From Wilmington, it’s a meandering, three-hour drive to Waitsfield and the Mad River Valley. On the way north, several spots merit a closer look. Rawsonville, 30 miles north of Wilmington, is a tiny enclave with a gas station, a coffee shop, a sports store, and Meulemans’ Craft Draughts—a trove of fermented goodness with local and regional beers, ciders, meads, and wines. Across the way, step into Honeypie, a classic roadside eatery housed in an old gas station that turns fresh, locally sourced ingredients into elevated diner fare.
History buffs will enjoy the short detour on Vermont Route 100A to the Calvin Coolidge State Historic Site in Plymouth Notch, an early 20th-century village tucked into the Green Mountains and one of the country’s best-preserved presidential homesteads. The site includes Coolidge’s birthplace and boyhood home, a general store, a one-room schoolhouse, and the 1924 Summer White House. From there, it’s about an hour to Granville Gulf Reservation State Park, where a short hike leads to the base of Moss Glen Falls, a spectacular 80-foot cascade.
The Mad River Valley could be its own Vermont highlight reel with charming villages, rustic barns, covered bridges, and breathtaking mountain vistas. Get acclimated with a walk along Main Street in Waitsfield. At the Mad River Glass Gallery, husband-and-wife team David and Melanie Leppla create blown and cast bowls, vases, lanterns, and cairns. Browse hand-thrown stoneware made by master potter Ulrike Tessmer at Waitsfield Pottery. Around the corner on Bridge Street, a 19th-century general store houses Artisans’ Gallery, home to a selection of beautifully curated, made-in-Vermont pieces that include everything from wood furniture to ceramics, fiberware, jewelry, paintings, photography, and sculpture.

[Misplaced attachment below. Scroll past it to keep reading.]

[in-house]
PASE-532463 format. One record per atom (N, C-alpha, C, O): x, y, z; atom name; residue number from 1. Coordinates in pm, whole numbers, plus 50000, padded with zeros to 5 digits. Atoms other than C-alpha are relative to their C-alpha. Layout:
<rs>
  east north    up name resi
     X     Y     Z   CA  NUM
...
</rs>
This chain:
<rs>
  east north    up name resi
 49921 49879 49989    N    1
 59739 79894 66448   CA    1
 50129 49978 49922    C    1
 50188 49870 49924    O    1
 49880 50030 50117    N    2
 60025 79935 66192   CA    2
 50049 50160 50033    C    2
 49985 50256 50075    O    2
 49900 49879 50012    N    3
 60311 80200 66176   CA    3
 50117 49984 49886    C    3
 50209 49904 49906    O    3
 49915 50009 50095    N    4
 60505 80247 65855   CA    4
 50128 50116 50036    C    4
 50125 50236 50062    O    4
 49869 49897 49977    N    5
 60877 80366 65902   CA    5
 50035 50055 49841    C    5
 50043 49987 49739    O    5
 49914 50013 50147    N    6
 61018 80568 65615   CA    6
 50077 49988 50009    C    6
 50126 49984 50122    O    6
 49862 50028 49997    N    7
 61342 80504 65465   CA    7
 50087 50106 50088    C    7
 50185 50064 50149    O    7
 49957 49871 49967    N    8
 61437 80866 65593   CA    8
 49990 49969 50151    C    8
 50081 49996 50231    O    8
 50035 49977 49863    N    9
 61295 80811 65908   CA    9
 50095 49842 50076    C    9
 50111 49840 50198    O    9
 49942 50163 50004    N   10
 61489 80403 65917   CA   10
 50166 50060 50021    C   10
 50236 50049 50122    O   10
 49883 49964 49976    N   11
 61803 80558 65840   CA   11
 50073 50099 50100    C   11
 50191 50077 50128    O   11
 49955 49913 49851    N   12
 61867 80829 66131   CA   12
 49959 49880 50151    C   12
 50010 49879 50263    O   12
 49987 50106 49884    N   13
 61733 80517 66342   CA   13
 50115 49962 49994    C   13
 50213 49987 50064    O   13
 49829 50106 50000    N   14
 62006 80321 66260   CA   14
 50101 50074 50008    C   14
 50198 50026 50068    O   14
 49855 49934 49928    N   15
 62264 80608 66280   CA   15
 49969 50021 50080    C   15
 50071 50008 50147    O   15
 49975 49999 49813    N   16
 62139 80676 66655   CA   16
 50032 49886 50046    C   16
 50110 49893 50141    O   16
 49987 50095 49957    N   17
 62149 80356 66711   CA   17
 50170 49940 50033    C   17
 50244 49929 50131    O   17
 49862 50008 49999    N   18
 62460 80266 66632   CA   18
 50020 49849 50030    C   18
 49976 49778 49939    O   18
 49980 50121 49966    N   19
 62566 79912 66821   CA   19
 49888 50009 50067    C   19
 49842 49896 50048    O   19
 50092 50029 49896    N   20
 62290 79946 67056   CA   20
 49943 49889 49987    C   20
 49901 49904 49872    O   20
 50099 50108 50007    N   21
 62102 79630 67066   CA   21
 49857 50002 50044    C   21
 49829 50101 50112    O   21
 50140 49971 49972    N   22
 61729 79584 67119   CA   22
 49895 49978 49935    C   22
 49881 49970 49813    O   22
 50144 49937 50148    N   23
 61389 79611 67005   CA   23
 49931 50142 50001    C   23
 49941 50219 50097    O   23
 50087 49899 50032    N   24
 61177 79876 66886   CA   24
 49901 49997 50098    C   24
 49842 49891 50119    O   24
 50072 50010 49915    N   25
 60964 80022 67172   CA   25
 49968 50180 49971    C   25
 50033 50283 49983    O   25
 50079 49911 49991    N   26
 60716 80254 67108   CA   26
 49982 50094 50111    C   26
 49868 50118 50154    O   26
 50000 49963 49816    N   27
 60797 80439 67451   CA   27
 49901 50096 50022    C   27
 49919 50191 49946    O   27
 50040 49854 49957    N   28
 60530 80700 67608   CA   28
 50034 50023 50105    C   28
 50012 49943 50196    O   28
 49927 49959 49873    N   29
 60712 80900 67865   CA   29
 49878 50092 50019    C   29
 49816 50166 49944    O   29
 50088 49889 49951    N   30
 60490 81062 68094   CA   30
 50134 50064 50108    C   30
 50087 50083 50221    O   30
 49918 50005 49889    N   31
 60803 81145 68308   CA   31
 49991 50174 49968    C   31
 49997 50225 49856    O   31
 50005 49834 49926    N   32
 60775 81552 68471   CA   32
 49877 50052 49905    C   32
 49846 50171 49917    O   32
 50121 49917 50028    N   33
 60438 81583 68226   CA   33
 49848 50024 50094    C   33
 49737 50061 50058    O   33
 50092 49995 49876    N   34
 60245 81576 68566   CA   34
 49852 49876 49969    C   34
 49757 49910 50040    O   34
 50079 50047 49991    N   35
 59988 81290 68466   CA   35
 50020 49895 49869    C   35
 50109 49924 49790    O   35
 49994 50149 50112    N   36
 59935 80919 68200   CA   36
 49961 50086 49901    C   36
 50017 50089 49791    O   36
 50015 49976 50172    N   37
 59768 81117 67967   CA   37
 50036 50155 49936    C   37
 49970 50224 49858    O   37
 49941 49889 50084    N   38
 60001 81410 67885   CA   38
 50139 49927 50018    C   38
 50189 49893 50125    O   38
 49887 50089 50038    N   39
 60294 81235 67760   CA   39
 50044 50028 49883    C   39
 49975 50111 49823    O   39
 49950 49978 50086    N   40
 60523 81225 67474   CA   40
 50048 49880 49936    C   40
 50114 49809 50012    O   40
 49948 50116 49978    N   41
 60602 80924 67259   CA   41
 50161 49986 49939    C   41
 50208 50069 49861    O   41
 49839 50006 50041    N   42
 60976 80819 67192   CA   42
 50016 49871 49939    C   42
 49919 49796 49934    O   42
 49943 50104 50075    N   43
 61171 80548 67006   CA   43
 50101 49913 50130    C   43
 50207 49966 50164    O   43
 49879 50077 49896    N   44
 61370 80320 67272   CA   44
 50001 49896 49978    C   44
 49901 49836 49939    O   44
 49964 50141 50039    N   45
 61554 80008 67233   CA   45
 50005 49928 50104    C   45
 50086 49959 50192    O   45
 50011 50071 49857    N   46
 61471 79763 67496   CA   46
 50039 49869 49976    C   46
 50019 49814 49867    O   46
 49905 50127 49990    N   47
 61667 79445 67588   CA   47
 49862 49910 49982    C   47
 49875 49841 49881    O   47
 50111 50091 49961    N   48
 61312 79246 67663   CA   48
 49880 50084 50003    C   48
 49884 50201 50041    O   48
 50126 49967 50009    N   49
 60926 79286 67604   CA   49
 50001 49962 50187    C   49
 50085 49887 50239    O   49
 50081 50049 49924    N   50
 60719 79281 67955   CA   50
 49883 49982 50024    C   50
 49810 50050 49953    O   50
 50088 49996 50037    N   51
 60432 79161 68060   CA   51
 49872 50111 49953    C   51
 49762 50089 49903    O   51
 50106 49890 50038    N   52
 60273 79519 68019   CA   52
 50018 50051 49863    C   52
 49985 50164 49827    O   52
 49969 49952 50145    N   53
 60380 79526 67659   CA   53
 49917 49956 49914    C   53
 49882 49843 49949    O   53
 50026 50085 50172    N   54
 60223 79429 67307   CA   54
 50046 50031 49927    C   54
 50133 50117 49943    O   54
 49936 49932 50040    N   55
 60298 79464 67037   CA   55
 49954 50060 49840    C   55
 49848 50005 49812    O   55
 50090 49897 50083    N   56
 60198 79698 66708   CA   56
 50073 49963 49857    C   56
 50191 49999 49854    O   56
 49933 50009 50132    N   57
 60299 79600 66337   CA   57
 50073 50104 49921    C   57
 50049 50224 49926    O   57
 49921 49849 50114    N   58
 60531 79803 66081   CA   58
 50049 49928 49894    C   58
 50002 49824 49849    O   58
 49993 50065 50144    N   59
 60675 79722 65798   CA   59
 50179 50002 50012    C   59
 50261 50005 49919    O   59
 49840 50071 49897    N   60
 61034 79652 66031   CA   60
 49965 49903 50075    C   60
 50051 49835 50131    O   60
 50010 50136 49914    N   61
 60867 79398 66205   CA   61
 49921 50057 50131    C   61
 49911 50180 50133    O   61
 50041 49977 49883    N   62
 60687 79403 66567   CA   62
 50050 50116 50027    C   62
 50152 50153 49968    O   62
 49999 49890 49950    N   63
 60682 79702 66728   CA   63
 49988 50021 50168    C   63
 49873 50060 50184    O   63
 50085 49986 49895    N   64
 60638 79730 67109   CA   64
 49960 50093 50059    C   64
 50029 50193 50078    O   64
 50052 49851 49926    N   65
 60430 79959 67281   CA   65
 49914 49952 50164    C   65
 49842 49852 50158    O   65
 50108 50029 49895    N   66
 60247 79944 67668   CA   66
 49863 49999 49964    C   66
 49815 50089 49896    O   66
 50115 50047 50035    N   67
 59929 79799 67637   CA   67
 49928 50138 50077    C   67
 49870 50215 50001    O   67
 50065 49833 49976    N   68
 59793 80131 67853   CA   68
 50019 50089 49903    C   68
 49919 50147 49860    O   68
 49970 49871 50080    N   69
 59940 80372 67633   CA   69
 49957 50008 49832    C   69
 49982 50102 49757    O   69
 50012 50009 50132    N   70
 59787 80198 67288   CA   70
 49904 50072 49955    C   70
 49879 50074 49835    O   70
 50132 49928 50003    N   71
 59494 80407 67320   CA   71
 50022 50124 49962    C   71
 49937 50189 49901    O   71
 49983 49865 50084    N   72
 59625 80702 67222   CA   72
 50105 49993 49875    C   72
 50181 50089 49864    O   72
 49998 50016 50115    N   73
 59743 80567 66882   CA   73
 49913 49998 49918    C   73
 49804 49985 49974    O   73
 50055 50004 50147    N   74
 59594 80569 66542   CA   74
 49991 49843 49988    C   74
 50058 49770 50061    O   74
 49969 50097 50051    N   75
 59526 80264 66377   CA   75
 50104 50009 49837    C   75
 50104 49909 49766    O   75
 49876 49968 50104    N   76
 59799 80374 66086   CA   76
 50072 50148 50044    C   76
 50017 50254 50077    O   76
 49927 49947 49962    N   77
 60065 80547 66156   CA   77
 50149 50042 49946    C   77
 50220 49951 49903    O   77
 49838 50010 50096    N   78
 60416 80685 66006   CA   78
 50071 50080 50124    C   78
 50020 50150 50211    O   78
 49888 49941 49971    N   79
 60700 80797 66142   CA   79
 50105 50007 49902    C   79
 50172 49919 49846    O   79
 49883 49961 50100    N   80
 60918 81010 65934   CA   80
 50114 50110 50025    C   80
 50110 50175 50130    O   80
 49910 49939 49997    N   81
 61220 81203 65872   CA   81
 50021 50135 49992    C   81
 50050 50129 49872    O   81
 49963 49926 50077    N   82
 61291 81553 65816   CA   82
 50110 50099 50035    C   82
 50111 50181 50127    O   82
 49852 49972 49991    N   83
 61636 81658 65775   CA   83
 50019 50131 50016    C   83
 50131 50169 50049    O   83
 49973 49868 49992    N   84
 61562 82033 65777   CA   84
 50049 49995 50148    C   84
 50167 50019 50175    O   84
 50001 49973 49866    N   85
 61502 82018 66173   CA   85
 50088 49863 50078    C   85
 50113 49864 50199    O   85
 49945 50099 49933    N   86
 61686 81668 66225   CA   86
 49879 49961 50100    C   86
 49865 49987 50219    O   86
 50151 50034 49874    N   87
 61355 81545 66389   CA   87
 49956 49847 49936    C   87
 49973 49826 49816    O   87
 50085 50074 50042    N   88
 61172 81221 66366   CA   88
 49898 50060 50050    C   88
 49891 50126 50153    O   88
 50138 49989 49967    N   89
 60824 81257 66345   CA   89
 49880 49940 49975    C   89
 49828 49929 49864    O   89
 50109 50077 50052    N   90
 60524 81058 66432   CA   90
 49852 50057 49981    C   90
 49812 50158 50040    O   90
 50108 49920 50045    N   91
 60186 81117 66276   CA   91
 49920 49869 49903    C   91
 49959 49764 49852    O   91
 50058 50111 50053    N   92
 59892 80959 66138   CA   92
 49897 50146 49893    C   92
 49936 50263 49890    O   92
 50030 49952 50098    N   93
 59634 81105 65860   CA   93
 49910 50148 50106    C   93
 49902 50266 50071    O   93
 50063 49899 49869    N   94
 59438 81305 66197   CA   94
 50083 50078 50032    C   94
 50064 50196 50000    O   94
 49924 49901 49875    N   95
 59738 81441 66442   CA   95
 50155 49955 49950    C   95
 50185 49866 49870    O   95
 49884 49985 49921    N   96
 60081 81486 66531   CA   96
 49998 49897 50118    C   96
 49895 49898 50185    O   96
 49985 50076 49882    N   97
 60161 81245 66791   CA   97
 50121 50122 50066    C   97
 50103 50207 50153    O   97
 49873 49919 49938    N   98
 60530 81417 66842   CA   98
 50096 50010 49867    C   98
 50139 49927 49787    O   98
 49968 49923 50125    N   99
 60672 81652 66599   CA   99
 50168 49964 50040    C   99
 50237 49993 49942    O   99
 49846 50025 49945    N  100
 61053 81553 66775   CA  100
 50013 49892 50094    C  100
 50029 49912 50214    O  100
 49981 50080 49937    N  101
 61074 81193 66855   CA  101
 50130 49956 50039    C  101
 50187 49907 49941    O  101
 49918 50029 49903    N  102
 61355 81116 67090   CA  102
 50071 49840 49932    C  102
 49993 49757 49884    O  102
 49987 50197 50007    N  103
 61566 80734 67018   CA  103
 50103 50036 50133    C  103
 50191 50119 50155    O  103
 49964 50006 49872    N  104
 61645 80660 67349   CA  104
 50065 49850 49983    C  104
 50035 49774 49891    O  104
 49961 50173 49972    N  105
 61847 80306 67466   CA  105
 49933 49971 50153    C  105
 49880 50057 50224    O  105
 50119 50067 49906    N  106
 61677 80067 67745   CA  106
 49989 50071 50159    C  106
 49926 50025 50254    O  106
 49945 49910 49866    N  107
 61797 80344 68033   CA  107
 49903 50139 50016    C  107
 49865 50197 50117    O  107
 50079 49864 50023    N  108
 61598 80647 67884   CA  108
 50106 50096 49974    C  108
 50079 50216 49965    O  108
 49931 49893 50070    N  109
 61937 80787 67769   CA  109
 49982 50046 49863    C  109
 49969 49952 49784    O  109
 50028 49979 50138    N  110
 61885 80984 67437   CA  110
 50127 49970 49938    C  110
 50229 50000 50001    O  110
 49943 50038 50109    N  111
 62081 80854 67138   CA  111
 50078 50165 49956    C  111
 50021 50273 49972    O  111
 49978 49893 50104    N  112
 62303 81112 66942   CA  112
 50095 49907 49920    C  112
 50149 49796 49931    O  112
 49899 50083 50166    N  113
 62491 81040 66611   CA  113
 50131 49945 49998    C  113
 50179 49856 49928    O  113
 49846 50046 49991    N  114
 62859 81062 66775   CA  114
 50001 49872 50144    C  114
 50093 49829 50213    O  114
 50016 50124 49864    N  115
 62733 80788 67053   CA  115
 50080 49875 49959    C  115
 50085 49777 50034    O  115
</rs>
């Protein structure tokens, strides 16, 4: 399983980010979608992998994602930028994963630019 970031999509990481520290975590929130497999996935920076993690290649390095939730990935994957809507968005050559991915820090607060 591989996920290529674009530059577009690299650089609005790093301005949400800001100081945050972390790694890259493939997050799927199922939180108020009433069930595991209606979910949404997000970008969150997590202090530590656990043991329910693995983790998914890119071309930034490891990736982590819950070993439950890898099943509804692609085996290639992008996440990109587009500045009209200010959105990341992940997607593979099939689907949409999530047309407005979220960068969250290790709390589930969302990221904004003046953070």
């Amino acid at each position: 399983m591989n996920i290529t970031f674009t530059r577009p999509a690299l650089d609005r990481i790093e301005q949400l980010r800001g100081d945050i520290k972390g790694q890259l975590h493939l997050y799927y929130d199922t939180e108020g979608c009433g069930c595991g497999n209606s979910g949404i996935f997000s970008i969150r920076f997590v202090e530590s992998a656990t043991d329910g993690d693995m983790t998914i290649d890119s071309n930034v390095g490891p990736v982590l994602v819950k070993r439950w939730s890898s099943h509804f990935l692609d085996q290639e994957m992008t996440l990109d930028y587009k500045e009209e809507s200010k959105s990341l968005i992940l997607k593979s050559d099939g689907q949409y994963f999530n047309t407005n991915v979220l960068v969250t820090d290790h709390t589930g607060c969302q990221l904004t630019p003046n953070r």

You’ll find the quintessential Vermont swimming hole on the south side of town at the Lareau Park, where a sandy beach, a wide grassy lawn, and giant boulders for jumping make it a favorite spot for locals and visitors alike. If the dinner hour beckons, consider putting your name in across the way at American Flatbread—the wood-fired pizza joint tends to draw a crowd. Or tuck into rustic flavors on the north side at Peasant, an inviting, Tuscan-inspired restaurant with a seasonal menu helmed by Valley locals Chris and Mary Ellen Alberti.